Pete Crozier’s summer routine is golf, drive, sleep.
Then repeat. Times 50.
In the span of 50 days, the father of four plans to play 50 rounds of golf in each of the 50 states.
So far, Crozier has tackled 30 golf courses, including a round played Tuesday at the Omaha Country Club.
The “Fifty for Father” tour is a way for Crozier to honor his father, who died from complications related to Type 2 diabetes about 20 years ago. A fundraising portion is a way to recognize Crozier’s 15-year-old son Gavin, who was diagnosed with Type 1 diabetes 11 years ago.
Crozier has raised about $33,000 of his $50,000 goal for JDRF, previously known as the Juvenile Diabetes Research Foundation.
Crozier, who lives in Ohio, joined Omaha Country Club member Ed May at the course near 72nd and State Streets.
May, whose father also had diabetes, donated the round of golf to the cause after seeing a story about Crozier.
“I thought it was heartwarming and admirable,” May said. “His commitment to doing this is extremely impressive.”
The foursome also included Mike Robino, a former board president of the JDRF Omaha-Council Bluffs chapter, and one of Crozier’s golf buddies, Dave Meinzenbach.
The group warmed up on the driving range and loaded clubs onto carts. Crozier showed off his golf ball for the day. He wrote “DAY 30” and “NE” on the ball.
The quest was born out of a family tradition. Every year, Crozier and his brother gather a group of friends and family for a weekend-long golf trip to honor their father, George. They spend three or four days golfing at courses in the Midwest.
For more than a decade, Crozier has talked about turning the memorial weekend into a 50-day golf outing. After last summer’s tourney, Crozier, who recently turned 50, decided to take his shot.
He secured donations, funding and contacts at golf courses across the country.
Titleist donated 200 golf balls for the cause. Crozier’s lost a few along the way but thinks the remaining golf balls should suffice.
Ecco and Nike donated shoes, shirts and other gear. Other donors have offered up gas, groceries and transportation. All rounds of golf have been donated.
Crozier learned to golf when he was about 12 years old. His father was by his side on the course.
“We played together. We learned together. We laughed together,” Crozier said. “Now I’m playing for him.”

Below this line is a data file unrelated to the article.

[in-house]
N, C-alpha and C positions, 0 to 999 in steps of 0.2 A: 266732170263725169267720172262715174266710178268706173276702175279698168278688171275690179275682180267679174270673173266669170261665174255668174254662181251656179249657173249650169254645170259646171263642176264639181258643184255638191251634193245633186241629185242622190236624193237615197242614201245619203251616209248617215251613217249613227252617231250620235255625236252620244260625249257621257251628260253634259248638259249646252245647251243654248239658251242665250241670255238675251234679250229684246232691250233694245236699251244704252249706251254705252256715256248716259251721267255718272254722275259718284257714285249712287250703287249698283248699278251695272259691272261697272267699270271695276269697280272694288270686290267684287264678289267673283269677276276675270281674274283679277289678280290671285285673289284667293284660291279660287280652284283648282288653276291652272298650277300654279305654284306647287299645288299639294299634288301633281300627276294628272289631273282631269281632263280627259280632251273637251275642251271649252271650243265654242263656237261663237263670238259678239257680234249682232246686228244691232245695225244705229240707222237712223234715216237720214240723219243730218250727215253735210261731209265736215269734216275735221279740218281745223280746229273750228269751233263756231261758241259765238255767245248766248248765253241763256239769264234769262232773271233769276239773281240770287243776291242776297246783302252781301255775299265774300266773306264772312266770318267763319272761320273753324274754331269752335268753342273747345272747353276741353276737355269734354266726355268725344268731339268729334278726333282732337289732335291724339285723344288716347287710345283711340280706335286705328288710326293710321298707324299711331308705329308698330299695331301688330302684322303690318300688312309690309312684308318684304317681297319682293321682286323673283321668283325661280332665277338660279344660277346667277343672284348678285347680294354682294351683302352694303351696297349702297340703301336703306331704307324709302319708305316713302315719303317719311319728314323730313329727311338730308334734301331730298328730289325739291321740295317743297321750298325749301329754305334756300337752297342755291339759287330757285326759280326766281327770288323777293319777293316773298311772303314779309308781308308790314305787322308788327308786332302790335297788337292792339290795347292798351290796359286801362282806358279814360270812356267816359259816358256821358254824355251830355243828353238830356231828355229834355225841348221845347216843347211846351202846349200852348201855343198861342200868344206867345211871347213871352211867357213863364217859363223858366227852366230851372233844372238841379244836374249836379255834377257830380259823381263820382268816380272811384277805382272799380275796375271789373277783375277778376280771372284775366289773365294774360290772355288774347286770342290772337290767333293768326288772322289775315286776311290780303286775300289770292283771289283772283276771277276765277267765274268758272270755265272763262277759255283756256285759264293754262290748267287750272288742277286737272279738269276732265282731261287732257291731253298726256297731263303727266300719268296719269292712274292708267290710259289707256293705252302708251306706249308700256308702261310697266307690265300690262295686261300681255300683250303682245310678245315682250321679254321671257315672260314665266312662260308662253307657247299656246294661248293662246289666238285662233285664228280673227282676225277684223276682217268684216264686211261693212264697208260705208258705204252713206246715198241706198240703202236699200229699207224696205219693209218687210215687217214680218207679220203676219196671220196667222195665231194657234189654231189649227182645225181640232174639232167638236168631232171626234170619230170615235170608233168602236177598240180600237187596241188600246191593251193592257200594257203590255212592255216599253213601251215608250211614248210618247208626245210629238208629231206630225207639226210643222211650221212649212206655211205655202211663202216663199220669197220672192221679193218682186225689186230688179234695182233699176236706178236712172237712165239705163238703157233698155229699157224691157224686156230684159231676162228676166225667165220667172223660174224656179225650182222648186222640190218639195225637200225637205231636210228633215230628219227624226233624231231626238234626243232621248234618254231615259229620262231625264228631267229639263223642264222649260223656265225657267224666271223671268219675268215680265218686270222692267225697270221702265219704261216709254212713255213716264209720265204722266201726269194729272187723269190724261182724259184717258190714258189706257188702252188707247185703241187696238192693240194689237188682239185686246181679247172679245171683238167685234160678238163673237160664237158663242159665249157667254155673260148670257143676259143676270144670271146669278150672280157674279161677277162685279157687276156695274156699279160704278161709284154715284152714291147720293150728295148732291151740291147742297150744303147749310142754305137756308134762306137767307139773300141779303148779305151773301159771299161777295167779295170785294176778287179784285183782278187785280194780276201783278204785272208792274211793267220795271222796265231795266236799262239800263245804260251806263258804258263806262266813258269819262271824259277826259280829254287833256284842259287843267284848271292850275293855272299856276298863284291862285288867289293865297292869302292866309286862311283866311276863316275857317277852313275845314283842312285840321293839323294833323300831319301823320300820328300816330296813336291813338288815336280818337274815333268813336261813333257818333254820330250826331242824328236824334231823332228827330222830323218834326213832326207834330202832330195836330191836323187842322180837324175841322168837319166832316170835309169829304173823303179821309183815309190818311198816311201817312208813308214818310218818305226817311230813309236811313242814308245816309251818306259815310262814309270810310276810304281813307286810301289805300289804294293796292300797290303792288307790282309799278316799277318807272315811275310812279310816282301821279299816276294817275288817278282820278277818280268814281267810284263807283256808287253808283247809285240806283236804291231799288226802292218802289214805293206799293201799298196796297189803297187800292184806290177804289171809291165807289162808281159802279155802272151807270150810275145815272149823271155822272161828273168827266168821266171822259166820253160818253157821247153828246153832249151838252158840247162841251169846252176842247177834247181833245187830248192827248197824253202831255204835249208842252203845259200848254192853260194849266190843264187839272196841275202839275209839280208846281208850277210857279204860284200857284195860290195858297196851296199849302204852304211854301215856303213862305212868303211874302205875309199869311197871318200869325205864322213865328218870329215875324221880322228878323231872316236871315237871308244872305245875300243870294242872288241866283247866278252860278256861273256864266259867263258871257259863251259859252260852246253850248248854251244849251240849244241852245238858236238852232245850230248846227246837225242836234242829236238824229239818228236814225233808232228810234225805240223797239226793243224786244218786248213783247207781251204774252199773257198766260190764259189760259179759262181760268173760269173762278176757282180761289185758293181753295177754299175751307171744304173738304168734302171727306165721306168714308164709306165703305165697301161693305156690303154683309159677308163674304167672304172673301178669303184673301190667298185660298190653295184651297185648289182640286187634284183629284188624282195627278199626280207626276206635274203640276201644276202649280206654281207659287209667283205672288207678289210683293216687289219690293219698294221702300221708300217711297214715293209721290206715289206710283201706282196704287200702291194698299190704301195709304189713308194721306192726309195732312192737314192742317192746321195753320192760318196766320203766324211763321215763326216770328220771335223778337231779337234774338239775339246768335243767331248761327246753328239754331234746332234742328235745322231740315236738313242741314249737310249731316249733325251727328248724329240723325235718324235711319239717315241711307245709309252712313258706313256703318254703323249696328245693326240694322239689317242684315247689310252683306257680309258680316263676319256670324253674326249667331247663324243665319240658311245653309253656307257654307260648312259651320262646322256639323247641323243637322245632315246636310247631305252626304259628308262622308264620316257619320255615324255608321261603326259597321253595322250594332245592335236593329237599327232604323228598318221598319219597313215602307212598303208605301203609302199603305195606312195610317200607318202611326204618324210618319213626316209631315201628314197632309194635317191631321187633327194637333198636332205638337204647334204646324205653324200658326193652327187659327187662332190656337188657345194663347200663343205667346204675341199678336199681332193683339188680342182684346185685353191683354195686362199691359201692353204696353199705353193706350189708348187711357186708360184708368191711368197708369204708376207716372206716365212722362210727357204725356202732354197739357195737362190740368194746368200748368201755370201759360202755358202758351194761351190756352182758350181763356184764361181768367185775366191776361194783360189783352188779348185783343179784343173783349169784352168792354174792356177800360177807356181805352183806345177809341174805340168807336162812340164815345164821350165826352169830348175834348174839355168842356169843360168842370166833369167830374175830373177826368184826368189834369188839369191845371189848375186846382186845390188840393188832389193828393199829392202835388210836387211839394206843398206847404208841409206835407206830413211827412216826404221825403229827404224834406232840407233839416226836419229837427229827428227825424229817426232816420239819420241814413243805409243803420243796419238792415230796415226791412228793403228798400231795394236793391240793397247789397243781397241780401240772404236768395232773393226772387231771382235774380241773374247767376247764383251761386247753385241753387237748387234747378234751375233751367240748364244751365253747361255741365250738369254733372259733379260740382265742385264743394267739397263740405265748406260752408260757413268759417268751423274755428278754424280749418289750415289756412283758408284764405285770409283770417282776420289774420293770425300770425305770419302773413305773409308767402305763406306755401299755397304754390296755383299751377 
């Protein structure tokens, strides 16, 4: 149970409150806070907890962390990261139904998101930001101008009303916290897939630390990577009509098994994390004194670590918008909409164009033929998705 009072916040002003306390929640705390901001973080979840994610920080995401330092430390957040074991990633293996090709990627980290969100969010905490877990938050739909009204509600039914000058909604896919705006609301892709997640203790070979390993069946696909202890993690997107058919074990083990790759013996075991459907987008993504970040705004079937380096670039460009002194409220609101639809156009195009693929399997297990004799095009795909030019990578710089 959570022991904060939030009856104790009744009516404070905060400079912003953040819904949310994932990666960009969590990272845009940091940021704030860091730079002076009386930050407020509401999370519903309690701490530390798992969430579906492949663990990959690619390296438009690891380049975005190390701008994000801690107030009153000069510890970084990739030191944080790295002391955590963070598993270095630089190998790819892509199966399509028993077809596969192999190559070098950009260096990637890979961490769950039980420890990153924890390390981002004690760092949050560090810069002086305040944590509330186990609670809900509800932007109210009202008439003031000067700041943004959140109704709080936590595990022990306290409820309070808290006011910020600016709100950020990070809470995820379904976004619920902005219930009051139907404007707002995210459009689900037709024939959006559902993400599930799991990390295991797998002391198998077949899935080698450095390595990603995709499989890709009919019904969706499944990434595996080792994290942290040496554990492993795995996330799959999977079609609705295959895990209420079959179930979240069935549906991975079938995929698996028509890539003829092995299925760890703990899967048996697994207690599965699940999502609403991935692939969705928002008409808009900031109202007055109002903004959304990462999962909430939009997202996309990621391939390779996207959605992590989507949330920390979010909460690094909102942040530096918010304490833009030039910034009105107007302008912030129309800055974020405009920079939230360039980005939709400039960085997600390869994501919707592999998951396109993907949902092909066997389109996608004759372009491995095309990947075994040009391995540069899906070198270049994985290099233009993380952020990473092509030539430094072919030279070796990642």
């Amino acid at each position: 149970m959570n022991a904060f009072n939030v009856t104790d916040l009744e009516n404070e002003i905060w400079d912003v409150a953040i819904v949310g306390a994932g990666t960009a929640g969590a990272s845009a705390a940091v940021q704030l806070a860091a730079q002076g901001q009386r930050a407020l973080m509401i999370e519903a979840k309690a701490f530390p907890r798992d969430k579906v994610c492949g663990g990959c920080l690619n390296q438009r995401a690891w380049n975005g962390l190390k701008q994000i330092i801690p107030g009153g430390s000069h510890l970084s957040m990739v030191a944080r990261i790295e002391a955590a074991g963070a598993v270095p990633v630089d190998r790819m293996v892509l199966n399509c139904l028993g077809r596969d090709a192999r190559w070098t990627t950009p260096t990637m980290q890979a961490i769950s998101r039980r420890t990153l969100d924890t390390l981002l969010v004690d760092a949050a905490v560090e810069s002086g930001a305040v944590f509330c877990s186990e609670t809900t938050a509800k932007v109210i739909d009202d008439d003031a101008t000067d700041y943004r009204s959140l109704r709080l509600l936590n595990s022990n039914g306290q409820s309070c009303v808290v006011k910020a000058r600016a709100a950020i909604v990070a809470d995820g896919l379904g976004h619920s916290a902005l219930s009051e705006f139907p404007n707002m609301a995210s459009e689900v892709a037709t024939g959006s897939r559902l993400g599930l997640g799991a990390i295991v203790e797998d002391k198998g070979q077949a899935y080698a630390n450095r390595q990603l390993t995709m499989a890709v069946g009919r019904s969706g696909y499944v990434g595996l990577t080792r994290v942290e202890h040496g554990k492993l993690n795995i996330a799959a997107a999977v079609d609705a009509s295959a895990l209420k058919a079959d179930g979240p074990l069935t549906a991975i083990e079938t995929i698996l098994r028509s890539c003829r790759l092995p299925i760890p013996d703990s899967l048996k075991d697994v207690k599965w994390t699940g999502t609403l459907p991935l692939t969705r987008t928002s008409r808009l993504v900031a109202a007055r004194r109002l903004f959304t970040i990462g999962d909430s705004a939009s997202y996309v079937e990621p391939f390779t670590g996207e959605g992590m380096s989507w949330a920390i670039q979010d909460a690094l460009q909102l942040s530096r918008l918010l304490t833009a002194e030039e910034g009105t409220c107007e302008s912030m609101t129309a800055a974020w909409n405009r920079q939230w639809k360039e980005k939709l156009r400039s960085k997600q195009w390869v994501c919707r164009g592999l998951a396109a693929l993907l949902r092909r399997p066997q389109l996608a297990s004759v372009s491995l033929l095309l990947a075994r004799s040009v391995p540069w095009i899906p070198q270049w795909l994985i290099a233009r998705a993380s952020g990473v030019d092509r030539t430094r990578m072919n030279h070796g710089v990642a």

Crozier played golf in high school, but fell away from it in college and as he became a parent. He rediscovered his love for the sport last summer, when he hit the links more than 20 times.
Crozier, who works for Junior Achievement, will wrap up his 50-day golf excursion at Green Hill Golf Course in Worcester, Massachusetts, where his father learned to play.
“It’s really a circle of life kind of feeling,” Crozier said.
Each day, Crozier and an ever-changing group of supporters — which has included his children, brother and golf friends — hop in a van and drive to the next state.
At times, it’s been overwhelming to stick to the schedule. That’s given him a glimpse of what life can be like for a diabetic.
“It’s a metaphor for what people with diabetes face,” Crozier said. “It’s not a golf vacation. I’m going to face exhaustion, stress and constantly have to adjust. I’m going to get a flat tire, run out of gas. People with diabetes constantly have to manage it. If I have one hour, one day where I feel what my son feels, then I’ll be a better dad at the end of this.”
Crozier’s son Gavin was diagnosed when he was 4 years old. Now 15, Gavin has learned to manage the disease. He wears an insulin pump and has to constantly adjust. Things like stress, diet and weather can play a factor, too.
For the first 10 days, Gavin golfed with his dad.
Crozier’s schedule seemed particularly daunting on day 15. The 95-degree heat on the Utah golf course didn’t help.
Weather has been a mixed bag. Crozier played through 100-degree temps in Las Vegas and through snow in Montana. North Dakota met him with stiff winds, and rain delayed him in Iowa.
Some days he’s scheduled to play twice.
So far, he’s felt fine physically. In the past, he’s felt sore after a few days of golf. But each day on the trip, he’s woken up energized and ready to tackle a new course, inspired by his family.
“It took my dad too soon and now it endangers my son’s life,” Crozier said. “They (JDRF) get all the money. I get the Advil. ... It feels great to give this all away. I get to do something I love with people I love for people I love, to try to make the world a better place. How lucky am I?”
Crozier has walked as many of the courses as he could. He’s racking up about 15,000 steps a day. He hopes to hit half a million steps by the final course. In Omaha, members of his foursome rode in a carts, but Crozier walked alongside them.
“It allows me to slow down and really appreciate what I’m doing,” Crozier said. “I can recollect a lot about my dad.”
After his long tour, Crozier plans on taking a short hiatus from golf. But then he’ll be back at it.
He will continue to raise awareness about diabetes.
“This isn’t over at day 50 for me. This is the first thing I can do,” Crozier said. “I won’t stop until there’s a cure.”
1. Coeur d’Alene Resort in Idaho
2. Sanctuary in Colorado
3. The Links at Land’s End in Texas
4. TPC Sawgrass
5. Moose Run Golf Course (Creek Course) in Alaska
6. Northriver Yacht Club in Alabama